passphrase is similar to a password, except it can be a phrase with a
     series of words, punctuation, numbers, whitespace, or any string of char-
     acters you want.  Good passphrases are 10-30 characters long, are not
     simple sentences or otherwise easily guessable (English prose has only
     1-2 bits of entropy per character, and provides very bad passphrases),
     and contain a mix of upper and lowercase letters, numbers, and non-
     alphanumeric characters.  The passphrase can be changed later by using
     the -p option.

     There is no way to recover a lost passphrase.  If the passphrase is lost
     or forgotten, a new key must be generated and copied to the corresponding
     public key to other machines.

     For RSA1 keys, there is also a comment field in the key file that is only
     for convenience to the user to help identify the key.  The comment can
     tell what the key is for, or whatever is useful.  The comment is initial-
     ized to "user@host" when the key is created, but can be changed using the
     -c option.

     After a key is generated, instructions below detail where the keys should
     be placed to be activated.

     The options are as follows:

     -a trials
	     Specifies the number of primality tests to perform when screening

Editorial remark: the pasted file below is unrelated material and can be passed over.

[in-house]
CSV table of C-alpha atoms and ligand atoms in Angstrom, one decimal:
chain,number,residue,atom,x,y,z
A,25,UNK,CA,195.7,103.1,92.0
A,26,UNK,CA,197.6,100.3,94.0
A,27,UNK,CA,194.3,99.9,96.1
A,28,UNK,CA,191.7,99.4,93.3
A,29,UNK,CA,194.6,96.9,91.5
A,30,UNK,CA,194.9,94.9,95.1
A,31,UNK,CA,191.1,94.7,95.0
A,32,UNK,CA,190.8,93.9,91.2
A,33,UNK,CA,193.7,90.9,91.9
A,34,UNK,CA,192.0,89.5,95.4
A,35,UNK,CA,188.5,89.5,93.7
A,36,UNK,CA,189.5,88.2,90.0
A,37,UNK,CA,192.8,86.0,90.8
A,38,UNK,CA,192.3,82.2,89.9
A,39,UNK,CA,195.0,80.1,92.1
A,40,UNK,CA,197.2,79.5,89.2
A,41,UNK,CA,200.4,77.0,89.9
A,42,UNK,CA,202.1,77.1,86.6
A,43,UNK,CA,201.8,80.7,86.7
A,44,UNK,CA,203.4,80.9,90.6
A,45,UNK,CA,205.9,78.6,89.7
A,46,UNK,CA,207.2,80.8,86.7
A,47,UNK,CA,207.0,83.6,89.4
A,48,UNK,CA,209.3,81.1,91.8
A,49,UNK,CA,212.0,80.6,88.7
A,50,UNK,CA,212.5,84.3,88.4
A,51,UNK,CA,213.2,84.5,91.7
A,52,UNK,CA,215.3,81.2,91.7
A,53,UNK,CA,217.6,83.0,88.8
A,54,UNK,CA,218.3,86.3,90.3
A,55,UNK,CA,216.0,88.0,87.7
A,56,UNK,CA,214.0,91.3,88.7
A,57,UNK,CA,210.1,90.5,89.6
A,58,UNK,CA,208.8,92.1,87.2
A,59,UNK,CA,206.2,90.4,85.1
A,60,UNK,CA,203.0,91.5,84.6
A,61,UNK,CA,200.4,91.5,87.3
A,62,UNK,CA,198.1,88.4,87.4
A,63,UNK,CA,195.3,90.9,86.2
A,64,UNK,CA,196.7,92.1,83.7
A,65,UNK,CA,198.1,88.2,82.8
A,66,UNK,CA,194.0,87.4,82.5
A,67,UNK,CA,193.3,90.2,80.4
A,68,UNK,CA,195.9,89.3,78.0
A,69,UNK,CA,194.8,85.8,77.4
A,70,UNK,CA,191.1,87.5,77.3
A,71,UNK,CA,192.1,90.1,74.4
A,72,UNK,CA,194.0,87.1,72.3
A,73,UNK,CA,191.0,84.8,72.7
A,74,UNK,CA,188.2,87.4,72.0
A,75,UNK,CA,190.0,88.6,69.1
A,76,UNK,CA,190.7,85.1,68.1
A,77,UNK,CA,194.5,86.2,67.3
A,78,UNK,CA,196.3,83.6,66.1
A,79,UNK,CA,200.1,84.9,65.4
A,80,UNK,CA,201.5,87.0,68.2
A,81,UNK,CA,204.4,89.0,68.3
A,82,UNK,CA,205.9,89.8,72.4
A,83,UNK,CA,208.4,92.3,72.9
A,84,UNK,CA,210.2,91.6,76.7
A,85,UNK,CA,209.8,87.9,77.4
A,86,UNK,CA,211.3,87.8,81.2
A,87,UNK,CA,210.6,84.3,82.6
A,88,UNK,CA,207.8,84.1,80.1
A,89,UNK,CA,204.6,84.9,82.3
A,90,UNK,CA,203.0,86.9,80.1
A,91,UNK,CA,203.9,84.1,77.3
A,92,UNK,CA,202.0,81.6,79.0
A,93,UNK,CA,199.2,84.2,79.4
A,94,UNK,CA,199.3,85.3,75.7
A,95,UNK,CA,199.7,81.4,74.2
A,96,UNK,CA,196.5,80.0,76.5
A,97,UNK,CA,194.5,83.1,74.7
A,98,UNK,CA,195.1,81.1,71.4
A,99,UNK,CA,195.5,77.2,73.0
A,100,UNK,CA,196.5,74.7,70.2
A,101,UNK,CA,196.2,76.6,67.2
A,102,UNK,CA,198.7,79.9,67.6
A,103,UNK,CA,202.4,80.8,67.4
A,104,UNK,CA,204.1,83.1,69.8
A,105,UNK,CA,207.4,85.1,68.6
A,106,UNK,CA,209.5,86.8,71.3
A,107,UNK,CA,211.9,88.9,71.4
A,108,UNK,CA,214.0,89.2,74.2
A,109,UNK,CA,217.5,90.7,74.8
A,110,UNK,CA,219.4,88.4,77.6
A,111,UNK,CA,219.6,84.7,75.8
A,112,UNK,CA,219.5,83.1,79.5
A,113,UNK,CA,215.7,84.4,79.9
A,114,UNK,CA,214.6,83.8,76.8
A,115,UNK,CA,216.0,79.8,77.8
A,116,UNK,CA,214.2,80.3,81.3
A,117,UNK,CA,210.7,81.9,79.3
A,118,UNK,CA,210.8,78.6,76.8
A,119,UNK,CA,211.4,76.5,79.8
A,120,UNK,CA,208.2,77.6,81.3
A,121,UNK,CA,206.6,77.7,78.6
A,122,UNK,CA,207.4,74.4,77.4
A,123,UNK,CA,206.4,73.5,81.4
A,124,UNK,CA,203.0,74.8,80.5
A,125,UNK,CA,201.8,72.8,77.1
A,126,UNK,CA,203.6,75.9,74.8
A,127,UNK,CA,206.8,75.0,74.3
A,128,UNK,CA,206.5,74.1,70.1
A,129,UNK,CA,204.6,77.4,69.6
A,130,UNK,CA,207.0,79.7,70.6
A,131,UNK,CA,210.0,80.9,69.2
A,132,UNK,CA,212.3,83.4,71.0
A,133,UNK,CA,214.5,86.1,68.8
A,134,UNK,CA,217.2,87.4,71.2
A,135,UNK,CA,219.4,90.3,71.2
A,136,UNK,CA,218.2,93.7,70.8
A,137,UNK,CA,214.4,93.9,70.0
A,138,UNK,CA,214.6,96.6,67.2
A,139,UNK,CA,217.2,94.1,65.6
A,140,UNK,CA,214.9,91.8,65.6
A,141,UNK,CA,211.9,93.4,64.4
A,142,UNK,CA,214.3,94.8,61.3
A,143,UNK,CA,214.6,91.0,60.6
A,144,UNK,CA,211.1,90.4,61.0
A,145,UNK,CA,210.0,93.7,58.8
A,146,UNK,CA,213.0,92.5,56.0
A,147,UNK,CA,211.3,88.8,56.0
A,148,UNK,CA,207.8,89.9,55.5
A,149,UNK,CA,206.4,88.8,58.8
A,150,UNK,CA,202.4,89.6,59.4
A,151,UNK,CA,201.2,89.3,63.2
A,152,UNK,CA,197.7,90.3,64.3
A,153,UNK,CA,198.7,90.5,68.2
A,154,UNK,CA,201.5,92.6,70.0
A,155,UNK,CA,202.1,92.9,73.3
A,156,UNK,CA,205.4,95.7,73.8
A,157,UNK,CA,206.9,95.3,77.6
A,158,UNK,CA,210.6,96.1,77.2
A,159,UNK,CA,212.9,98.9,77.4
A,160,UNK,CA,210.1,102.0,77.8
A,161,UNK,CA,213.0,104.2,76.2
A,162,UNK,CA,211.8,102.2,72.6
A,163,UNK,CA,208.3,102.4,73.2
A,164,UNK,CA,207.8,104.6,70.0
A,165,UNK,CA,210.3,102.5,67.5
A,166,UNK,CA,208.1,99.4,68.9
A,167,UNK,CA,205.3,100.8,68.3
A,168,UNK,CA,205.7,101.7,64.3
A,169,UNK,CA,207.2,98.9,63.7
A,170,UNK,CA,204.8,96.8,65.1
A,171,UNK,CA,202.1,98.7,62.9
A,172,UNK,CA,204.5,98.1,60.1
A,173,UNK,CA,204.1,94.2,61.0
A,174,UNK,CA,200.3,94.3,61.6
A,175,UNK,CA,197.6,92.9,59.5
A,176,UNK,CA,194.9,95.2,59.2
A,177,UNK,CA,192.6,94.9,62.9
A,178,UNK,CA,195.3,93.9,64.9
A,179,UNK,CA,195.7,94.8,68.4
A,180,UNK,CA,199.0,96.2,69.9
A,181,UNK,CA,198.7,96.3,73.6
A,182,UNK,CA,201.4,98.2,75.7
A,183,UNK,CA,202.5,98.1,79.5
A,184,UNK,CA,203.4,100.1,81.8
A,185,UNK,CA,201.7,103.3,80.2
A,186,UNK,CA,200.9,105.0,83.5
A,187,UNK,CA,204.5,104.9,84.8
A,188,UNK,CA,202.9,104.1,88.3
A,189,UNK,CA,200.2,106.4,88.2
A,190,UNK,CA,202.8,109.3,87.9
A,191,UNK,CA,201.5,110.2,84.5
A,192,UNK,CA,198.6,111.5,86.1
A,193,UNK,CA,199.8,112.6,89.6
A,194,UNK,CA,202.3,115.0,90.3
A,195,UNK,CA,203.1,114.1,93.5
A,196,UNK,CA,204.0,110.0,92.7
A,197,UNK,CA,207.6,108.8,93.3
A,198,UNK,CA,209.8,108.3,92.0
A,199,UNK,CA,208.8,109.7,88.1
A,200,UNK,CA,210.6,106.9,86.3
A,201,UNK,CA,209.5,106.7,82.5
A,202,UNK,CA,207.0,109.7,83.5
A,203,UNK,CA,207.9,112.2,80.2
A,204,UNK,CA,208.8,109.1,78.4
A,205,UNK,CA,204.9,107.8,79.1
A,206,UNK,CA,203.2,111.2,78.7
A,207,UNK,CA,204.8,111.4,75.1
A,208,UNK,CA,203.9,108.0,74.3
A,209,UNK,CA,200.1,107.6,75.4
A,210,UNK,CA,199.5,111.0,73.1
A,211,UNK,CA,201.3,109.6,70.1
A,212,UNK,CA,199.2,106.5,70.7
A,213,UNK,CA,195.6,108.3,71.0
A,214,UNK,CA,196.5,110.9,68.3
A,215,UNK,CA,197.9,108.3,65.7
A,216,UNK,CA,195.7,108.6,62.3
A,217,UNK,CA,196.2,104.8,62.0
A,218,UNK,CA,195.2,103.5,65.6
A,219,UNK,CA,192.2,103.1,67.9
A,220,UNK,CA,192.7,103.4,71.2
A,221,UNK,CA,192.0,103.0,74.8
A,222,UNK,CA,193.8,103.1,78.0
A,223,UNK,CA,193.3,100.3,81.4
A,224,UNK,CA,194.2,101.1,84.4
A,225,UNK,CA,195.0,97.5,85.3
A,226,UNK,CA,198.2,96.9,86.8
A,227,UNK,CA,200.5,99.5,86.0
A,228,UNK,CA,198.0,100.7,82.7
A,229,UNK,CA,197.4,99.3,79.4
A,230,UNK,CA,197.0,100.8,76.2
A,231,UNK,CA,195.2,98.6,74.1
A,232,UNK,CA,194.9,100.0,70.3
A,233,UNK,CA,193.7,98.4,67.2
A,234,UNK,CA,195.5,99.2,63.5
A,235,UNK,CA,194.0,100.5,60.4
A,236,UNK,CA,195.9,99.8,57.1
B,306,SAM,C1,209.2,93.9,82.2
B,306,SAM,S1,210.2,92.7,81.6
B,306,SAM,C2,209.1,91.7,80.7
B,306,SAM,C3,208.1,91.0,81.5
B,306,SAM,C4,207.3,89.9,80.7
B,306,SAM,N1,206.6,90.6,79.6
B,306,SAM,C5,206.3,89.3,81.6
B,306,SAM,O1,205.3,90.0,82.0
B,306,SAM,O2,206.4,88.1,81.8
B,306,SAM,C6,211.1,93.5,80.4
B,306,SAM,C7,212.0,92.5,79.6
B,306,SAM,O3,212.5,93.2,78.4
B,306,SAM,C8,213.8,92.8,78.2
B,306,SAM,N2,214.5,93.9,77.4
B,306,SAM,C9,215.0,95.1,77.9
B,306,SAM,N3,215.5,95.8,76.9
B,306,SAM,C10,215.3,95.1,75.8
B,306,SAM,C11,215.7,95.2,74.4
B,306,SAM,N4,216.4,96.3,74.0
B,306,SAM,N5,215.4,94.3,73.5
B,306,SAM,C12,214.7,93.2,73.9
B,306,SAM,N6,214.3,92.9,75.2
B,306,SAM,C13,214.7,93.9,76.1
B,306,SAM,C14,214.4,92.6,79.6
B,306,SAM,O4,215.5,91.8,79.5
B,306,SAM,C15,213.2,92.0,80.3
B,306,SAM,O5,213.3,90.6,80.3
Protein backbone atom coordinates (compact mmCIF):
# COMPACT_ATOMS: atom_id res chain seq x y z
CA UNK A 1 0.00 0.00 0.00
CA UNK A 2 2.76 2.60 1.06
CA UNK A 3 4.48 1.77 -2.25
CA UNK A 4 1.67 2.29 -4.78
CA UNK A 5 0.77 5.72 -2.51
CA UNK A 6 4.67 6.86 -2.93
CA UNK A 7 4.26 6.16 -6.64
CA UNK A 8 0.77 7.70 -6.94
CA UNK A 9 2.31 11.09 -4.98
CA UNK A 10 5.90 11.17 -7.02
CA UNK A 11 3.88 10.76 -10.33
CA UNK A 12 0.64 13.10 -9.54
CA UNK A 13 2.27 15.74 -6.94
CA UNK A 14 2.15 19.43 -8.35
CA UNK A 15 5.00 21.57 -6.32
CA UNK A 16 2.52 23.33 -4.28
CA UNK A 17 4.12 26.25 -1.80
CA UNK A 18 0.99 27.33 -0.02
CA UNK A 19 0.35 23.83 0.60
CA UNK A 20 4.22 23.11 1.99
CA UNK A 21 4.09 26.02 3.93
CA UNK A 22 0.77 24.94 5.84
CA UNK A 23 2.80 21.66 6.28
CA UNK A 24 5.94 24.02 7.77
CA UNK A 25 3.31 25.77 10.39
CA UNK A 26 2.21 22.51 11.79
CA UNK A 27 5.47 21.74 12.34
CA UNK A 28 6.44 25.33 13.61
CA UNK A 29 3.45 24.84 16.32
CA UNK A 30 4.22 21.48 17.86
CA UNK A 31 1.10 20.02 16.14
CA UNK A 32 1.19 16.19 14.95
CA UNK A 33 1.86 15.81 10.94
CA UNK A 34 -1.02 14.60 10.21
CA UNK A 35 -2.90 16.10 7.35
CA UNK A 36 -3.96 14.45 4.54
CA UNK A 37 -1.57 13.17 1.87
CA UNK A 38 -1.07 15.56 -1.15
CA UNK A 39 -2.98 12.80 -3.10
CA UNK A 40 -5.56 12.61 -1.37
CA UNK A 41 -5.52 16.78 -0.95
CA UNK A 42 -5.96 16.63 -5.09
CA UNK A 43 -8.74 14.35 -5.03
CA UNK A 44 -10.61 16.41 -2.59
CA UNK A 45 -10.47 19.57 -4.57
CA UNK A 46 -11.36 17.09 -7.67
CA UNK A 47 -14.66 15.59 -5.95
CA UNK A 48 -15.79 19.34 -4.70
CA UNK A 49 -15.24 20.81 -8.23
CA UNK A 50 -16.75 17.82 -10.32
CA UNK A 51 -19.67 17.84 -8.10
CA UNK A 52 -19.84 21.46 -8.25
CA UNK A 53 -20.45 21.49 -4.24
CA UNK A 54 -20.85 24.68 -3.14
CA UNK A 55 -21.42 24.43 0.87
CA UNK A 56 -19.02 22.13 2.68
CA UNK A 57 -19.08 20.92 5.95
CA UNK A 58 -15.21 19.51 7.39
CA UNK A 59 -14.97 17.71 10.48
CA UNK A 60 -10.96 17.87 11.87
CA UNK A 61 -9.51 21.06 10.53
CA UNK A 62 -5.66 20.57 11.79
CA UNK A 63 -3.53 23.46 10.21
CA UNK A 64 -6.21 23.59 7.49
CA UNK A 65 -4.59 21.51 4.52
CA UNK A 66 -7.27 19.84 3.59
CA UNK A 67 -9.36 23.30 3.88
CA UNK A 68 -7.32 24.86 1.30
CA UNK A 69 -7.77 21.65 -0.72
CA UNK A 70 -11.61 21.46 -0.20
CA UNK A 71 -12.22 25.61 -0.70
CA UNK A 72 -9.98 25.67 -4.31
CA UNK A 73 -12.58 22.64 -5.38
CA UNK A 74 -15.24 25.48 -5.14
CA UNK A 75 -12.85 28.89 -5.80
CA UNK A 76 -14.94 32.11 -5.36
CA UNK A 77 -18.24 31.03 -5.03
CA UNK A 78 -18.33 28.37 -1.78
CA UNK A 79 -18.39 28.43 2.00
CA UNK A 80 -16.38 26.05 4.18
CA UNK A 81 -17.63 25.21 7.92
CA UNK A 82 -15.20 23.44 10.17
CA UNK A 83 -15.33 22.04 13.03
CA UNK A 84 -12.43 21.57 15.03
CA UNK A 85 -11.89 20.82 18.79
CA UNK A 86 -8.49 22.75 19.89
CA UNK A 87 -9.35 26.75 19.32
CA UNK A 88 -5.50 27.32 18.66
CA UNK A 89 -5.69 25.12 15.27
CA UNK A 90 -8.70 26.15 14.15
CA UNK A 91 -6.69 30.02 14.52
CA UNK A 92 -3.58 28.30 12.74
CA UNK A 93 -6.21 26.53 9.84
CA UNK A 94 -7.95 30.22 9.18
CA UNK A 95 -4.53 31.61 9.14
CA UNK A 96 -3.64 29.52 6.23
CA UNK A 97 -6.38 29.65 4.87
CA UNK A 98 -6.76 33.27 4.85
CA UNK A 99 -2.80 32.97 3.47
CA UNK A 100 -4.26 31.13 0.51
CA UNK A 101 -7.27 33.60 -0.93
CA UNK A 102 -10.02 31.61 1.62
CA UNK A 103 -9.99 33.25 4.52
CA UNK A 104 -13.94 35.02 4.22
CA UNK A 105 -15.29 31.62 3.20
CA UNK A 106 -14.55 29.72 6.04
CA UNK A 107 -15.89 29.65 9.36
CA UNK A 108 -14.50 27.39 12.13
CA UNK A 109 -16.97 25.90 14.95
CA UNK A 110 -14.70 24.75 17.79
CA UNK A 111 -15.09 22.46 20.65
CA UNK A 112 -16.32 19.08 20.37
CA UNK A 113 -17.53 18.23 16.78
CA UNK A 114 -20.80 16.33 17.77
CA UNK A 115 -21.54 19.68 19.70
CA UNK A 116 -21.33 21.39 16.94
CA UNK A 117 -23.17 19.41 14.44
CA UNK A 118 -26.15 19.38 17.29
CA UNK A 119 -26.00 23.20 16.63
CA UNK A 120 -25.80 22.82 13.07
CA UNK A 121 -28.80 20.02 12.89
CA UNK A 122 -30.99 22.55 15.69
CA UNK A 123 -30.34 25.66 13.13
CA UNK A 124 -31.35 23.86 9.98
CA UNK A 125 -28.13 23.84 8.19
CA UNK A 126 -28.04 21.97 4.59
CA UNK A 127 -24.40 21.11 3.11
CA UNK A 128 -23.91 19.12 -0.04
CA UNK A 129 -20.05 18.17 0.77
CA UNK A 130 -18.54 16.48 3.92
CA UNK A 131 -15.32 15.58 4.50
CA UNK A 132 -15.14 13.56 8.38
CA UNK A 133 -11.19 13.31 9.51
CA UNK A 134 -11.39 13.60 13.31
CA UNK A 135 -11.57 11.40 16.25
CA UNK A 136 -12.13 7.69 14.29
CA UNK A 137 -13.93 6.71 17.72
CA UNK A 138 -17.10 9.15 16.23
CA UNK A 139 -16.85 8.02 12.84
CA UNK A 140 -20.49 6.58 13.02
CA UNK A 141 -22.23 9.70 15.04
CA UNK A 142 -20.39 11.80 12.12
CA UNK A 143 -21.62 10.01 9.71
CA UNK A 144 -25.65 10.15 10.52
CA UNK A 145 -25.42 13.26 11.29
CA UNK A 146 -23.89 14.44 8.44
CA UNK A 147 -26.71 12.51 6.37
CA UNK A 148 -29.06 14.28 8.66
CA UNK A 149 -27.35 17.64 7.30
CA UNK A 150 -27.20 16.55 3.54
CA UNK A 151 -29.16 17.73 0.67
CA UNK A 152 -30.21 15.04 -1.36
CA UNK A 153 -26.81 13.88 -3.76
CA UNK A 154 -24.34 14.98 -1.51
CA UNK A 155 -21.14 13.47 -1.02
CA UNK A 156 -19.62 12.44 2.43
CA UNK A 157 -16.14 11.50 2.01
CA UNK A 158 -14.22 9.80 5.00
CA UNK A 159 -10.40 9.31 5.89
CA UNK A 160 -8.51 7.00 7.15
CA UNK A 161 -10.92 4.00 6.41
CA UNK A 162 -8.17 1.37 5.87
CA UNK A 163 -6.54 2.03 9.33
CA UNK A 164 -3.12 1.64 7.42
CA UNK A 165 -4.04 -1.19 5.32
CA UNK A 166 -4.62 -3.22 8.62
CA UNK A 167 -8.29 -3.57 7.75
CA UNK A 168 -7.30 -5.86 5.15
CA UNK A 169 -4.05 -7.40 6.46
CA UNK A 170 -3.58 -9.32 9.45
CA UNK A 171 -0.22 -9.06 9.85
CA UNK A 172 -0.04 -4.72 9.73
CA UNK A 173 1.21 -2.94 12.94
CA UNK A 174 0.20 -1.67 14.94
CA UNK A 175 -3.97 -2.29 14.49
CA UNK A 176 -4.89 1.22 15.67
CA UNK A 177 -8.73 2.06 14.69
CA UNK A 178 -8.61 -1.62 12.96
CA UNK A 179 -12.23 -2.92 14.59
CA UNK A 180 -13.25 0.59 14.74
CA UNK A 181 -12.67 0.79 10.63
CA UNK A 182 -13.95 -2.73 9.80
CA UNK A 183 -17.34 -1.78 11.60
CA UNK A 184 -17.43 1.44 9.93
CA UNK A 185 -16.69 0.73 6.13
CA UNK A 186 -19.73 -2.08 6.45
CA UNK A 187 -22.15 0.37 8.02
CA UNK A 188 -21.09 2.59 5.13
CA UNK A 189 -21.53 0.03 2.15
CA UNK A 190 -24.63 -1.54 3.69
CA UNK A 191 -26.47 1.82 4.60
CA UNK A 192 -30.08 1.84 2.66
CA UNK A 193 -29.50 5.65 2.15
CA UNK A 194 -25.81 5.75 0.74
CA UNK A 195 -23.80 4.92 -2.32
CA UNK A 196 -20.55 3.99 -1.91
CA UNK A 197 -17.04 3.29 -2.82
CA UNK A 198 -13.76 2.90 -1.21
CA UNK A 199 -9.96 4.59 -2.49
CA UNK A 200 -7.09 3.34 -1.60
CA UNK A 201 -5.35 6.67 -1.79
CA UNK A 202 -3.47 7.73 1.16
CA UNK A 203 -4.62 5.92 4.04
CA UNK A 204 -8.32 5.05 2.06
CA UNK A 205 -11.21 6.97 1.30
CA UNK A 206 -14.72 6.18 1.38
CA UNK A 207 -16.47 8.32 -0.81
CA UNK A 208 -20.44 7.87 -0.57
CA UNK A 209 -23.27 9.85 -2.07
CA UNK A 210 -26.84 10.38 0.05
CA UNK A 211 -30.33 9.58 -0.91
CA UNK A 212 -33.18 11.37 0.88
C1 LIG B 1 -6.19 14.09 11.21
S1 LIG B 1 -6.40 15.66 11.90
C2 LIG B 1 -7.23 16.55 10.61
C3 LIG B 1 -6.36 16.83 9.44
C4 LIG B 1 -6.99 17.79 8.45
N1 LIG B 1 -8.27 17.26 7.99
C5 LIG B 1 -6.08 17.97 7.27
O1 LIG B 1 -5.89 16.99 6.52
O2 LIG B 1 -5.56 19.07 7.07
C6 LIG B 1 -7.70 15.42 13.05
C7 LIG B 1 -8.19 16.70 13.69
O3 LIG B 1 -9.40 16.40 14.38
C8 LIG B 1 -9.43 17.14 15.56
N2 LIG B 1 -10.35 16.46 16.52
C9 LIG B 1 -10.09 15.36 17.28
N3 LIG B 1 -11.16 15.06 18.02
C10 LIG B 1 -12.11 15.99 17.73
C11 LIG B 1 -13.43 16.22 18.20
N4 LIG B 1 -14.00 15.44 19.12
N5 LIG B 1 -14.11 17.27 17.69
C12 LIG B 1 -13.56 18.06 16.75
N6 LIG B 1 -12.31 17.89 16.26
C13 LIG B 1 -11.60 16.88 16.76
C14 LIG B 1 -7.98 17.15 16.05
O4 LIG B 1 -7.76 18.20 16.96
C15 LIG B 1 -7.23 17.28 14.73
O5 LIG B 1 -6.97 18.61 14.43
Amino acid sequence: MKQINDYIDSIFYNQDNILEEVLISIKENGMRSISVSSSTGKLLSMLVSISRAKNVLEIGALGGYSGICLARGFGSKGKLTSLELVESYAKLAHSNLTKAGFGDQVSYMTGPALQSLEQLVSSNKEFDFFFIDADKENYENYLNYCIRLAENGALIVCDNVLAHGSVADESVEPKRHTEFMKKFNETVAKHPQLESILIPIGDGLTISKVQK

DH-GEX candidates using the -T command.

     -B	     Show the bubblebabble digest of specified private or public key
	     file.

     -b bits
	     Specifies the number of bits in the key to create.	 For RSA keys,
	     the minimum size is 768 bits and the default is 2048 bits.	 Gen-
	     erally, 2048 bits is considered sufficient.  DSA keys must be
	     exactly 1024 bits as specified by FIPS 186-2.

     -C comment
	     Provides a new comment.

     -c	     Requests changing the comment in the private and public key
	     files.  This operation is only supported for RSA1 keys.  The pro-
	     gram will prompt for the file containing the private keys, for
	     the passphrase if the key has one, and for the new comment.

     -D reader
	     Download the RSA public key stored in the smartcard in reader.

     -e	     This option will read a private or public OpenSSH key file and
	     print the key in a 'SECSH Public Key File Format' to stdout.